The best villages are classified according to their grape selling price, between 90 and 100% of the maximum price for the grape variety. If the price is between 99% and 90%, the villages are classified as Premier Cru, and if the price is 100%, they are labelled Grand Cru. Both terms can be used on the label. Although relatively precise, this scale covers the production of each village and not the best slopes of each one.

BLANC DE BLANCS

It's a champagne made exclusively from white chardonnay grapes. A linverse. Donc de noirs is a champagne made from black grapes such as pinot noir and pinot meunier.

NON DOSÉ, EXTRA-BRUT, BRUT, DRY, DEMI-SEC, SEC

These words designate champagnes that have been given different proportions of dosage liqueur prior tobottling. "Non dose", "brut Intégral" or "brut nature". These terms indicate the absence of any liqueur (and therefore the least sweet champagnes)

VINTAGE CHAMPACHE

In great years, it is possible to vintage champagne. The wine in the bottle then comes from a single year. On average, five to six years are vintage per decade, but this trend is increasing substantially.

PINK CHAMPAGNE

Champagne is the only region in France where rosé can be produced by blending red wine from Coteaux champenois (between 10 and 15%) o white wine, before champagnizing. The other technique consists of champagnising a wine made by pressing red grapes a little harder, or by a short vinification with the black skins of the grapes (saignée). The latter technique produces a deep-tinted champagne.

THE ART OF DOSAGE

Before the bottles are sold, the winemaker or cellar master may add a dosage liqueur, also known as "liqueur d'expédition". This is often made from cane sugar dissolved in wine. The amount of liqueur added to the bottle varies according to the type of wine required:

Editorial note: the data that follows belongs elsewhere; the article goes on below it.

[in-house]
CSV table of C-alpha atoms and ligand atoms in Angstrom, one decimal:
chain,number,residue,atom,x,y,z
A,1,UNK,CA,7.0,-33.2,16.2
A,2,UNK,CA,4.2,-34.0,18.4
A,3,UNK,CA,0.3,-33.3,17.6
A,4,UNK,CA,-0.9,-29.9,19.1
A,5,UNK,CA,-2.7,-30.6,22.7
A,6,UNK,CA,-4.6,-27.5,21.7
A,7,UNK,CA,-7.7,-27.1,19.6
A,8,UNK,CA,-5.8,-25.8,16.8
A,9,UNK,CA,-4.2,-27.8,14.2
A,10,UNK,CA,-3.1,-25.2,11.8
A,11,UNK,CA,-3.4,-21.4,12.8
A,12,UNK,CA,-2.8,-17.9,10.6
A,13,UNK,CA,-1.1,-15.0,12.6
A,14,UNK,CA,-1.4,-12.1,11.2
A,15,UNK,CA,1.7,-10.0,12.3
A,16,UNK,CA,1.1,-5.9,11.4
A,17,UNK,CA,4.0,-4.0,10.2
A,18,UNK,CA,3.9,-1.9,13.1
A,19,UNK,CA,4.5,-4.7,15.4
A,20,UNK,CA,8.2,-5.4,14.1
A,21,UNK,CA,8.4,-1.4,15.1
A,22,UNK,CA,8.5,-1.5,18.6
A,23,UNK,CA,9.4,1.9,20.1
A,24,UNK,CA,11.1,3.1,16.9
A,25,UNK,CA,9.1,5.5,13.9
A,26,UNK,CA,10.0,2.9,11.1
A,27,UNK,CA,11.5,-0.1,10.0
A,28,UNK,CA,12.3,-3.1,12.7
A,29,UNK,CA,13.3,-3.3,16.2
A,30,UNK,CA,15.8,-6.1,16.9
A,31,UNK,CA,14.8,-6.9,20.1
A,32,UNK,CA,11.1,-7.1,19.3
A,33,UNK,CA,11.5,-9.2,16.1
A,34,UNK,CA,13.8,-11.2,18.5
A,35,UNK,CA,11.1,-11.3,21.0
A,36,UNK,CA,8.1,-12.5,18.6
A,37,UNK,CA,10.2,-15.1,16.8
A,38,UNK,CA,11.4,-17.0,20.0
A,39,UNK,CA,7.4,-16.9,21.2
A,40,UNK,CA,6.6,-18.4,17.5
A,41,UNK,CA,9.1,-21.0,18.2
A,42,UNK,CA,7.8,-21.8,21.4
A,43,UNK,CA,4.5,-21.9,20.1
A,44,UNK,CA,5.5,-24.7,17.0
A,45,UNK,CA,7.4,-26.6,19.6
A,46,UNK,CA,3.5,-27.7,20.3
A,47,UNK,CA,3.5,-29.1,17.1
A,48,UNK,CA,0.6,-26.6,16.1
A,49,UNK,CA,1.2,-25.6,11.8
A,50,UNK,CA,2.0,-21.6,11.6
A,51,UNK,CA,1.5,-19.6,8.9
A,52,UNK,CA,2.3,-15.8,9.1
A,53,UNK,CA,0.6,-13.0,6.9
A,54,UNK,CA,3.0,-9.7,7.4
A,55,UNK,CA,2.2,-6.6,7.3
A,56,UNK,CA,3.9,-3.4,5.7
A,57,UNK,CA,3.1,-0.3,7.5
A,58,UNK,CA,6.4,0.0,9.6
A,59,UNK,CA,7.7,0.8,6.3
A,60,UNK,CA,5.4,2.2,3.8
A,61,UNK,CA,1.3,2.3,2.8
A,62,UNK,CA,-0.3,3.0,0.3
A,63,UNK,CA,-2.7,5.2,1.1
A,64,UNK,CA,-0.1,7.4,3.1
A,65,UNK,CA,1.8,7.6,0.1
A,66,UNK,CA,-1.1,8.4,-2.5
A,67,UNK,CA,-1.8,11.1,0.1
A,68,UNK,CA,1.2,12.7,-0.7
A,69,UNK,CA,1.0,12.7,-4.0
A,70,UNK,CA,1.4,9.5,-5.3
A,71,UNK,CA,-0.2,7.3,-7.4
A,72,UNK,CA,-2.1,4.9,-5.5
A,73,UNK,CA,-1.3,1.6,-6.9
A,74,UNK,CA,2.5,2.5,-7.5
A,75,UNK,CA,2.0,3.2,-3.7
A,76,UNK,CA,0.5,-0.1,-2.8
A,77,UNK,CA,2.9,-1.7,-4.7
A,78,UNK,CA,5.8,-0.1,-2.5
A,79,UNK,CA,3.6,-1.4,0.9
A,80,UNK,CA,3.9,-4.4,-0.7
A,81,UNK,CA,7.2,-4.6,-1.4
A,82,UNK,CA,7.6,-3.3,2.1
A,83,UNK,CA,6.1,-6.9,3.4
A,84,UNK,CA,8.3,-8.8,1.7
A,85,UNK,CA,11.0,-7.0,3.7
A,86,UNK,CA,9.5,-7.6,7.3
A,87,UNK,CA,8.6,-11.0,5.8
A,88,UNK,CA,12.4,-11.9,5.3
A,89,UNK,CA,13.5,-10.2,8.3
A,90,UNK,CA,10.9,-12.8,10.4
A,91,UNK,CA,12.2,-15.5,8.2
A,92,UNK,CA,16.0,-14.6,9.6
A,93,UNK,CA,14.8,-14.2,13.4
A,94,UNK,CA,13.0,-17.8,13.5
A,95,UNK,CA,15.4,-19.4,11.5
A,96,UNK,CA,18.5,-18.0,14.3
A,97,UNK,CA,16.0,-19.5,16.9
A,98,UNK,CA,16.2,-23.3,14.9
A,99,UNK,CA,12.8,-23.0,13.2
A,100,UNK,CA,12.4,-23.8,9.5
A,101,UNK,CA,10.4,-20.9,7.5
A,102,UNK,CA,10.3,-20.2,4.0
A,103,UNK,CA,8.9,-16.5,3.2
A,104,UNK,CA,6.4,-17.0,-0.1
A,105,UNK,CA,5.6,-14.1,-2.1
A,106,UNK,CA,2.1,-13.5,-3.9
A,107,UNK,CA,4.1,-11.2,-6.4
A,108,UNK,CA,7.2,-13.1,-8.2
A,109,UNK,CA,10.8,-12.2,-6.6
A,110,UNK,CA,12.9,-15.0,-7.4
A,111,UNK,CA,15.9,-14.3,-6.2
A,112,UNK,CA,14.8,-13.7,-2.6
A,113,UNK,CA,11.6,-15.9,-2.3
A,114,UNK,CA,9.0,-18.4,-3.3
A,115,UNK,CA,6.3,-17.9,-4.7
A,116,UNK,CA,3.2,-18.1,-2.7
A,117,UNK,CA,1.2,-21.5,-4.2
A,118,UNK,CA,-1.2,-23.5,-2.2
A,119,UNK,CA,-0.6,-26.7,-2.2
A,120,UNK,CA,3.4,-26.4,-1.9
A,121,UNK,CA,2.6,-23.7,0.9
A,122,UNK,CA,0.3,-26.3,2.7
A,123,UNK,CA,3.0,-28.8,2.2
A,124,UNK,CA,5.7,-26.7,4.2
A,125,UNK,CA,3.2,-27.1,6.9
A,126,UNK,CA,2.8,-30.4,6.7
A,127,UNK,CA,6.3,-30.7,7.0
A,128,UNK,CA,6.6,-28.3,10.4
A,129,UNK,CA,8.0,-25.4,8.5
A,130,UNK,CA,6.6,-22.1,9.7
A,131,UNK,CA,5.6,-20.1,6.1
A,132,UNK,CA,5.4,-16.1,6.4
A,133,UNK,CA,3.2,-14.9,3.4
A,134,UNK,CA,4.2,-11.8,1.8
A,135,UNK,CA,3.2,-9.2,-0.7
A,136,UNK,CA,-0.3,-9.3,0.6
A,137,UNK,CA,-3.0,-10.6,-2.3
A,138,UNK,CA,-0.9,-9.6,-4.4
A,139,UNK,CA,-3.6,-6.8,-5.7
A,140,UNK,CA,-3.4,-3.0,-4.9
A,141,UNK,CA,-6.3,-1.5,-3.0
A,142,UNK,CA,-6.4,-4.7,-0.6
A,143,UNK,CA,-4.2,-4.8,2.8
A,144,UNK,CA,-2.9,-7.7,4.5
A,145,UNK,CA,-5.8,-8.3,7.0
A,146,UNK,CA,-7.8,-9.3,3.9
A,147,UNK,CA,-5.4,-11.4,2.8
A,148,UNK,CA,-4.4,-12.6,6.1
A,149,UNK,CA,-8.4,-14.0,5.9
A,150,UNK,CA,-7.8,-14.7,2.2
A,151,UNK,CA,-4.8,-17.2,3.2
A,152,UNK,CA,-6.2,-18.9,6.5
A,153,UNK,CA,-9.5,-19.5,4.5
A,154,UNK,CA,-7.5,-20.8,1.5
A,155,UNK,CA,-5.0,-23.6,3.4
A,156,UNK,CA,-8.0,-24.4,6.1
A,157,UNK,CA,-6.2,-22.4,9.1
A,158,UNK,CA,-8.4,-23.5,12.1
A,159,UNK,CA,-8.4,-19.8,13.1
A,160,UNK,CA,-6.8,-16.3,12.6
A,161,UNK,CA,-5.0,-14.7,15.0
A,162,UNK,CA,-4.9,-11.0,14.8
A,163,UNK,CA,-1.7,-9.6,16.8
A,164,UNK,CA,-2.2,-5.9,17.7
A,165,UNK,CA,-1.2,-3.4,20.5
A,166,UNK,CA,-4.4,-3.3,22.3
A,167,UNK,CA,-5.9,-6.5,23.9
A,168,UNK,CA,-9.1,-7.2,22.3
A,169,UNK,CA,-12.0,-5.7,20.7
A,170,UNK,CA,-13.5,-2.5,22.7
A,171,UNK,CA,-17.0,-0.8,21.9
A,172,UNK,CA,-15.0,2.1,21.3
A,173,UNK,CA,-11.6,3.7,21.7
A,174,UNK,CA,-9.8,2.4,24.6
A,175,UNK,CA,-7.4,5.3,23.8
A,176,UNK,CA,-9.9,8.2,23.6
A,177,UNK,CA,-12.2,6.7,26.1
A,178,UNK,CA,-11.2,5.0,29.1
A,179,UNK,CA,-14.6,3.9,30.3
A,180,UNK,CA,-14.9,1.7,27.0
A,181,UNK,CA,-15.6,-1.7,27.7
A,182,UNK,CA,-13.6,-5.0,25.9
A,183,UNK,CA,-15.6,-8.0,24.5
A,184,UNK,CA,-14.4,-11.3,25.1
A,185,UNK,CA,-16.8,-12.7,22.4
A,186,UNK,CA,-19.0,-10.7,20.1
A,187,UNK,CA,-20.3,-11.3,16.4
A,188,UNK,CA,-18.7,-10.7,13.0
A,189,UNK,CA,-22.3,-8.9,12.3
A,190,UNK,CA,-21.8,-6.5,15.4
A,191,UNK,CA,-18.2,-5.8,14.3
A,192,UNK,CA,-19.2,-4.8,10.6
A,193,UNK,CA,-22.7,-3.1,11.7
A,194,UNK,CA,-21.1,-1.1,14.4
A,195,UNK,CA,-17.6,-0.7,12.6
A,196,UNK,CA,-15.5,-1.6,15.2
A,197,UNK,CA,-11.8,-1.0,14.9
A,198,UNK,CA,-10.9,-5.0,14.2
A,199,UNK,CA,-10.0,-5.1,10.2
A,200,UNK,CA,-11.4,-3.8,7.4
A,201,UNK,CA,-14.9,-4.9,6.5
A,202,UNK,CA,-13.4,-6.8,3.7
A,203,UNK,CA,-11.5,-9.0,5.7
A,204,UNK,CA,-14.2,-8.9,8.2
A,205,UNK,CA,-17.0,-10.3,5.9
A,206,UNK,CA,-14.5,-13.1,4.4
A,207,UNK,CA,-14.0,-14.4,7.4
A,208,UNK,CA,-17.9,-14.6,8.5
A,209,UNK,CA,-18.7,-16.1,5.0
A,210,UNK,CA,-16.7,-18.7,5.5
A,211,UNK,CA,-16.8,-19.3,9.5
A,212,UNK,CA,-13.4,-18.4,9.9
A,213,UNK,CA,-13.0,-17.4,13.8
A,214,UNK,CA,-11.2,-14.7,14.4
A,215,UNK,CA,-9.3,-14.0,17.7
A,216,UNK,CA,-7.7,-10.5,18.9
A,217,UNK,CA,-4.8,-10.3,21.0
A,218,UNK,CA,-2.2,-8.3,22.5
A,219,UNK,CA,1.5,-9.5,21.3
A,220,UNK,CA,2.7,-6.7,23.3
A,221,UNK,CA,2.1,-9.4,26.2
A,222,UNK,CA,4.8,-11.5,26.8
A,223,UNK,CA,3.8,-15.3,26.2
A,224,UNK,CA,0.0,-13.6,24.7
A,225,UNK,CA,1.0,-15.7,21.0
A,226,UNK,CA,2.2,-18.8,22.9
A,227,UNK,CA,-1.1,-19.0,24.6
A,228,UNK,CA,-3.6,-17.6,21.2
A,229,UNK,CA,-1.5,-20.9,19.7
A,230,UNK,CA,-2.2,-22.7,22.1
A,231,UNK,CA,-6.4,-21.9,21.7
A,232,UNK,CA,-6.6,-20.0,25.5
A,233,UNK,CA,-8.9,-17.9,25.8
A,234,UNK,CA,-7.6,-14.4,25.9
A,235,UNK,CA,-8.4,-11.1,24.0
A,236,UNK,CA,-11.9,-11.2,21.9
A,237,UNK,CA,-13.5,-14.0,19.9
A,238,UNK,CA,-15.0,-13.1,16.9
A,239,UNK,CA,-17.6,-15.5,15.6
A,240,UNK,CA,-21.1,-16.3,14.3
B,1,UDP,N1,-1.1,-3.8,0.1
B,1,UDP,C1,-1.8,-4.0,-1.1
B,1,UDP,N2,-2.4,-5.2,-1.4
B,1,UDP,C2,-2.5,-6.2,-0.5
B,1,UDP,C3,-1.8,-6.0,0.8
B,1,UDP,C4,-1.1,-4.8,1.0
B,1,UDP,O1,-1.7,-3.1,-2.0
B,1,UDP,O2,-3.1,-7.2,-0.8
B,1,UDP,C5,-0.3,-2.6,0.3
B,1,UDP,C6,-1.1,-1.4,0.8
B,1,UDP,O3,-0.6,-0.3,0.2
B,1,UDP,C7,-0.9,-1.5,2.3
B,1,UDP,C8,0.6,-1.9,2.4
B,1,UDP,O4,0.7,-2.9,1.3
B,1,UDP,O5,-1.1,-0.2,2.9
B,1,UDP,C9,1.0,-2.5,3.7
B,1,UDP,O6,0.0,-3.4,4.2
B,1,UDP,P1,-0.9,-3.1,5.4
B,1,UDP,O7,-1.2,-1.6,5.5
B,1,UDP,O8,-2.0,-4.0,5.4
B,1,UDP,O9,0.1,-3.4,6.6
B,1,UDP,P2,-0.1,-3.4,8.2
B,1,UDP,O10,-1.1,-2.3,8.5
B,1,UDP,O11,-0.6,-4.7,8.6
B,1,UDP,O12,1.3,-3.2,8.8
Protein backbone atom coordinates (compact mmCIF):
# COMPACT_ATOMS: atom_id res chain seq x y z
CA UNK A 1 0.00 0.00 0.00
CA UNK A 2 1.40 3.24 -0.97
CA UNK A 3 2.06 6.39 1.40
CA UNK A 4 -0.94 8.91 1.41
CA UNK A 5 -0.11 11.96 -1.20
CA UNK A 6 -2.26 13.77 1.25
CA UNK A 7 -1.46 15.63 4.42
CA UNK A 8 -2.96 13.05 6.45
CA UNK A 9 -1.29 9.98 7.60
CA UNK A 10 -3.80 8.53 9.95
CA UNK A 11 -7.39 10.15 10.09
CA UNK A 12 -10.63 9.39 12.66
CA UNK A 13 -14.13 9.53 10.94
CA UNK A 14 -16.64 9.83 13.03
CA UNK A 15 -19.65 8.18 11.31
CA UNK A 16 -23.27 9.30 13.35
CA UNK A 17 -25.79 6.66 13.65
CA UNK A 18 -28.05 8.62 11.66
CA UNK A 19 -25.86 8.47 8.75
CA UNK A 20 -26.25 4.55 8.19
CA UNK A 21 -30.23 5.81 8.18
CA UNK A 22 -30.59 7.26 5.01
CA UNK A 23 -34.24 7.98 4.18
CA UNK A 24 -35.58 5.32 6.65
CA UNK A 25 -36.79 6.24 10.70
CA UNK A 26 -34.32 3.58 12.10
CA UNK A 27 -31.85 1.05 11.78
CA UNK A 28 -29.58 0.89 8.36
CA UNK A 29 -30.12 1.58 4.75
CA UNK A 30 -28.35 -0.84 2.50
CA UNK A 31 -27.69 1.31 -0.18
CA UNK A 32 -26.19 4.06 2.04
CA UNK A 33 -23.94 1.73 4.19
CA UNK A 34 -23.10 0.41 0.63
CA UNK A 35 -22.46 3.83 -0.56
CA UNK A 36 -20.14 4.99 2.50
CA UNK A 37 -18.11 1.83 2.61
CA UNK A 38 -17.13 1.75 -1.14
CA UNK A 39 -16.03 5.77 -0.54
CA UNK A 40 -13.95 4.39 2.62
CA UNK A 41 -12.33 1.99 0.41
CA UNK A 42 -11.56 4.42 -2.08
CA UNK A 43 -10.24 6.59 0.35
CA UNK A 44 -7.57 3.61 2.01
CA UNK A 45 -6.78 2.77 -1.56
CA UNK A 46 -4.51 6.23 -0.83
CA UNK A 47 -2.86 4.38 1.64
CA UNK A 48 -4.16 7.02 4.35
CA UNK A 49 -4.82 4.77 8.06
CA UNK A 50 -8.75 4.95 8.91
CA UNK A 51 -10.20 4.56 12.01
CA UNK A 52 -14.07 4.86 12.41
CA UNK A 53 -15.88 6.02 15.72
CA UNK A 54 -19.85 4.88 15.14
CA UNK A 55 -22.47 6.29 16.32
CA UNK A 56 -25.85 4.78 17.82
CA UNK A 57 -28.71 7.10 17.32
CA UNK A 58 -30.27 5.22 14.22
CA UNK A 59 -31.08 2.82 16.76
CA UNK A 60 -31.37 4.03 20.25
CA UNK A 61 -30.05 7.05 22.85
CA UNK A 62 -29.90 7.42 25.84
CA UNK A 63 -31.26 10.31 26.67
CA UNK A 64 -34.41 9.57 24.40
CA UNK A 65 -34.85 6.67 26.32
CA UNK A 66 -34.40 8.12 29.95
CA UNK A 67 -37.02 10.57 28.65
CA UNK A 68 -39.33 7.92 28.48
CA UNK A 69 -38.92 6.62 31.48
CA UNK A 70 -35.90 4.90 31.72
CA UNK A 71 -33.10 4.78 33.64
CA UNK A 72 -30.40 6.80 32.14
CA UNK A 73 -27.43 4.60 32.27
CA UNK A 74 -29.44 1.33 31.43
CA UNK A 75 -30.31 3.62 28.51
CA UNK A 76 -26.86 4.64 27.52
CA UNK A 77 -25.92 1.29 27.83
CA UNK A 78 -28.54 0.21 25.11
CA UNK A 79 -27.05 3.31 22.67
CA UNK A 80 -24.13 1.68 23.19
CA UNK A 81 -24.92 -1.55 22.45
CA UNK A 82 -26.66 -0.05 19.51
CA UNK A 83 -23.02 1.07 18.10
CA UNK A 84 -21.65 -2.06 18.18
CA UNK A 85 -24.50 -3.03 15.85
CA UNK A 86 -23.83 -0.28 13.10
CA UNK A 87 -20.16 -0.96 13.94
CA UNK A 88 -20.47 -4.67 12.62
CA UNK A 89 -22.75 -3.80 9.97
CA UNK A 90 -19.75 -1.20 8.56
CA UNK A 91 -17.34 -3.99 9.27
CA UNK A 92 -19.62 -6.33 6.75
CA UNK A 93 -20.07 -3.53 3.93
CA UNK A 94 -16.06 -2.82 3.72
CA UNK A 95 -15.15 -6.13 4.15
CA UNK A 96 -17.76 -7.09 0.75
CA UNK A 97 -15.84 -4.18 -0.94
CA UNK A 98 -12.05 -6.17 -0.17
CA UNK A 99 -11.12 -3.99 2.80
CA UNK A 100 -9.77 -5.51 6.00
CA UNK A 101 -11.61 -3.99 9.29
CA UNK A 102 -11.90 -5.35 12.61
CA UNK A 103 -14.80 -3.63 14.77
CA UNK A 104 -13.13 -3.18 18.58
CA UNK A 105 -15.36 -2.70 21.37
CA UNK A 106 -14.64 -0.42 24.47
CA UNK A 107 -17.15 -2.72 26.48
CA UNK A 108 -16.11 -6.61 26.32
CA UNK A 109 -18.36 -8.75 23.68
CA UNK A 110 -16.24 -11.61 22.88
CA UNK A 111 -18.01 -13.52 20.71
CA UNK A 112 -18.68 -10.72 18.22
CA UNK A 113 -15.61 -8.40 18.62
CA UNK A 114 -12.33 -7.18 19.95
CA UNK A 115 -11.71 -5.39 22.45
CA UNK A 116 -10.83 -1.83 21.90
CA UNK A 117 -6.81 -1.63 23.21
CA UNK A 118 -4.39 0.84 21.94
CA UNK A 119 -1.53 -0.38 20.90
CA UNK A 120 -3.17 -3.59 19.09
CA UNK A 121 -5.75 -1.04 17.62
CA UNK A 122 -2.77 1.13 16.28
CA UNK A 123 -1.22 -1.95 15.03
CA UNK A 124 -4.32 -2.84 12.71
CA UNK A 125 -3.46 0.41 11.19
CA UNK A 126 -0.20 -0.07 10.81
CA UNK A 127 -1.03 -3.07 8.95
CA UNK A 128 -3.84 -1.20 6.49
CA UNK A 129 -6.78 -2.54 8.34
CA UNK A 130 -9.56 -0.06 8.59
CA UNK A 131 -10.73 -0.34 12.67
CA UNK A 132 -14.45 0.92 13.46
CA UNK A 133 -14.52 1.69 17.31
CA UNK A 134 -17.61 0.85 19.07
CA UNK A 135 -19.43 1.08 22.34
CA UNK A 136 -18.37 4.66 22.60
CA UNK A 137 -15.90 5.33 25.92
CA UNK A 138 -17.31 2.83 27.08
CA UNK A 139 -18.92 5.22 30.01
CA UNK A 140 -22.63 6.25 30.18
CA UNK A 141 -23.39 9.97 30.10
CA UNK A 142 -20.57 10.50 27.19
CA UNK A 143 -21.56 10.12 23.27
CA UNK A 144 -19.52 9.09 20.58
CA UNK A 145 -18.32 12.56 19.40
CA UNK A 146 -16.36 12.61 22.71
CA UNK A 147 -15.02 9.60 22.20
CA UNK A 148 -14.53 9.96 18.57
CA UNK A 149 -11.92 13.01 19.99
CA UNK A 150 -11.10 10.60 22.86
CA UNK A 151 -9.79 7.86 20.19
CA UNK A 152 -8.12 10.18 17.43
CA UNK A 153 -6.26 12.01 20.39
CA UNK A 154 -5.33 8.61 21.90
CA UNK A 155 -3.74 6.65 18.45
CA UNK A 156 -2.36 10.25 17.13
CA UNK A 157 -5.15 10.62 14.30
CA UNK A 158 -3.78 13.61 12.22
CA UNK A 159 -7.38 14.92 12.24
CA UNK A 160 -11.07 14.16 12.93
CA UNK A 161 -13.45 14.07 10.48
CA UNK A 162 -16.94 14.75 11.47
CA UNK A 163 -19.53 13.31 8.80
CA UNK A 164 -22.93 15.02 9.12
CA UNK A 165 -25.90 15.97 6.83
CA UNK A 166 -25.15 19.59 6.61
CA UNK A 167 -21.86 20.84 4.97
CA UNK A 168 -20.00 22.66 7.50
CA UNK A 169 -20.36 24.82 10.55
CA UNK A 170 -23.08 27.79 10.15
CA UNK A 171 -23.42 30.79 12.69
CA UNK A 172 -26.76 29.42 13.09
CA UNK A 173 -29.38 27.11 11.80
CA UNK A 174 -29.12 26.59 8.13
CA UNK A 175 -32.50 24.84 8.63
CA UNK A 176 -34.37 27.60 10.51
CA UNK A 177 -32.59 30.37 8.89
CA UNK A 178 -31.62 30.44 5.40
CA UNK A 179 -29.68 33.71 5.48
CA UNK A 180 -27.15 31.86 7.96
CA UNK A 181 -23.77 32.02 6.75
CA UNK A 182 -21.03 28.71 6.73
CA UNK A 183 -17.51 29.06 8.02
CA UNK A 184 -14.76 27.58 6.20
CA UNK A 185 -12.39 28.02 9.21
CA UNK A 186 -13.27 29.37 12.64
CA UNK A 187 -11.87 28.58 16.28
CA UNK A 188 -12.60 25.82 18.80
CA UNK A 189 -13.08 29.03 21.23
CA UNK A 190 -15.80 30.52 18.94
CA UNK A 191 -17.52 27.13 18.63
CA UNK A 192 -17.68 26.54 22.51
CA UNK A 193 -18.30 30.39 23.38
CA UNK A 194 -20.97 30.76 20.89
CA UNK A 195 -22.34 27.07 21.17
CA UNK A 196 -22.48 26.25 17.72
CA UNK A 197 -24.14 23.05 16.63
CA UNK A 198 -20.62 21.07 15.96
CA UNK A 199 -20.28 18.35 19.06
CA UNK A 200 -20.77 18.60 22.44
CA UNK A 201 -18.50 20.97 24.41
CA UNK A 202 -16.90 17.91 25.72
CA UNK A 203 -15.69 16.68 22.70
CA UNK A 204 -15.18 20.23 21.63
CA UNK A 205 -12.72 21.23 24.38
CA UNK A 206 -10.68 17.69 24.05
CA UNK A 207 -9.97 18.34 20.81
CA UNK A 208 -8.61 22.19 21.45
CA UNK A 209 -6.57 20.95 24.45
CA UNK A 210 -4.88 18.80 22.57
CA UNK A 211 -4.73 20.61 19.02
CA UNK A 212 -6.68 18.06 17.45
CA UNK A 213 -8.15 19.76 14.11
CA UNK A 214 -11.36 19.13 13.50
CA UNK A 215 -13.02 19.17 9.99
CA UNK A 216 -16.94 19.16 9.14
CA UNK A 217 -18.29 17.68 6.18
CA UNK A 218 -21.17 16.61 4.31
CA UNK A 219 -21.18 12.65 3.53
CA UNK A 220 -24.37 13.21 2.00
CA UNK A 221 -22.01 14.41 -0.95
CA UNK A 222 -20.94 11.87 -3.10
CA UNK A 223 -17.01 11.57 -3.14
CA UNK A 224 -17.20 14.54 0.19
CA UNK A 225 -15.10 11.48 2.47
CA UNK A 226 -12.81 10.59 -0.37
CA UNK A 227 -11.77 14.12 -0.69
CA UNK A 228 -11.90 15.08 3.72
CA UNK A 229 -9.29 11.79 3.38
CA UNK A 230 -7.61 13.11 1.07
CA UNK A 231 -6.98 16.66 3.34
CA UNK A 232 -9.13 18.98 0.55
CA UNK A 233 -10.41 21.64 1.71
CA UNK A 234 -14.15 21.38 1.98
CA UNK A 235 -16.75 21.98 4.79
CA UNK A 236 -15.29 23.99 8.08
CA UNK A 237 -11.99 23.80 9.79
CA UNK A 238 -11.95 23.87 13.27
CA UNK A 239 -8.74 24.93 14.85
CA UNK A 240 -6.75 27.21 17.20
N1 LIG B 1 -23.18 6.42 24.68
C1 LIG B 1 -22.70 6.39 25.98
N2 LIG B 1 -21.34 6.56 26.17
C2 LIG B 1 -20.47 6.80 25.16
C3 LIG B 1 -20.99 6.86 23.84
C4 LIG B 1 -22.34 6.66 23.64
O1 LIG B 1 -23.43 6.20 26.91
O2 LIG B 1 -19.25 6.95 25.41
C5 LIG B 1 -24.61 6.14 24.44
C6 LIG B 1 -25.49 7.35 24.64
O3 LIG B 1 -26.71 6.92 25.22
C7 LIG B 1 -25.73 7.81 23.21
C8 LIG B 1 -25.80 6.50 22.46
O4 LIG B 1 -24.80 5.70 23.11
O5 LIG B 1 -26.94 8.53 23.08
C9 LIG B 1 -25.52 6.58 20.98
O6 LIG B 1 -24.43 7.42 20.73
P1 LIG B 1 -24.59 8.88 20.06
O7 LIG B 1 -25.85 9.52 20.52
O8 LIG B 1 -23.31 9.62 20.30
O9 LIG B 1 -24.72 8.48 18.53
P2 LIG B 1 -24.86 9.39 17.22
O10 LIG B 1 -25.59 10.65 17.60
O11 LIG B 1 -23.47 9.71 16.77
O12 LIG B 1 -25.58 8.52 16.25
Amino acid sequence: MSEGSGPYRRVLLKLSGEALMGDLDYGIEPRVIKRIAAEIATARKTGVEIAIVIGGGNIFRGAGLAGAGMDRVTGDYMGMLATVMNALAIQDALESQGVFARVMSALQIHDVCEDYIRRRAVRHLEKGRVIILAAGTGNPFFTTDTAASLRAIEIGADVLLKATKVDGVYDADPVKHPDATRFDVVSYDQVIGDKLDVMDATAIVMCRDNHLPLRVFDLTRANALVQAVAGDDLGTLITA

extra-crude

between 0 and 6 grams of sugar per liter,

gross

less than 12 grams of sugar per liter,

extra-dry

between 12 and 17 grams of sugar per liter,

sec

between 17 and 32 grams of sugar per liter,

demi-sec

between 32 and 50 grams of sugar per liter,

sweet

more than 50 grams of sugar per liter.

If the wine has not been dosed with liqueur, or if its sugar content is less than 3 grams per liter, it may be labelled "brut nature", "non dosé
" or "dosage zéro".

LE PINOT NOIR

The most widely planted grape variety in Champagne (38% of total vineyard area), pinot noir produces full-bodied wines that are slightly more delicate to press to prevent the juice from becoming colored, low in acidity and often mediocre in small years. In blends, it adds power and body. It is mainly found in the Aube region, on the Montagne de Reims and in the heart of the Marne valley. When the wine is made from just one or both Pinots (Noir or Meunier), it may be called Blanc de Noirs.

LE CHARDONNAY

An emblematic grape variety of the Côte des Blancs, Chardonnay is characterized by its delicate aromas. It brings freshness, finesse and nerve to blends. Vinified on its own, it is marketed as a blanc de blancs. It is also found on the left bank of the Marne, with privileged flows on the Montagne de Reims, where it produces more robust champagnes. It accounts for 30% of the vineyard.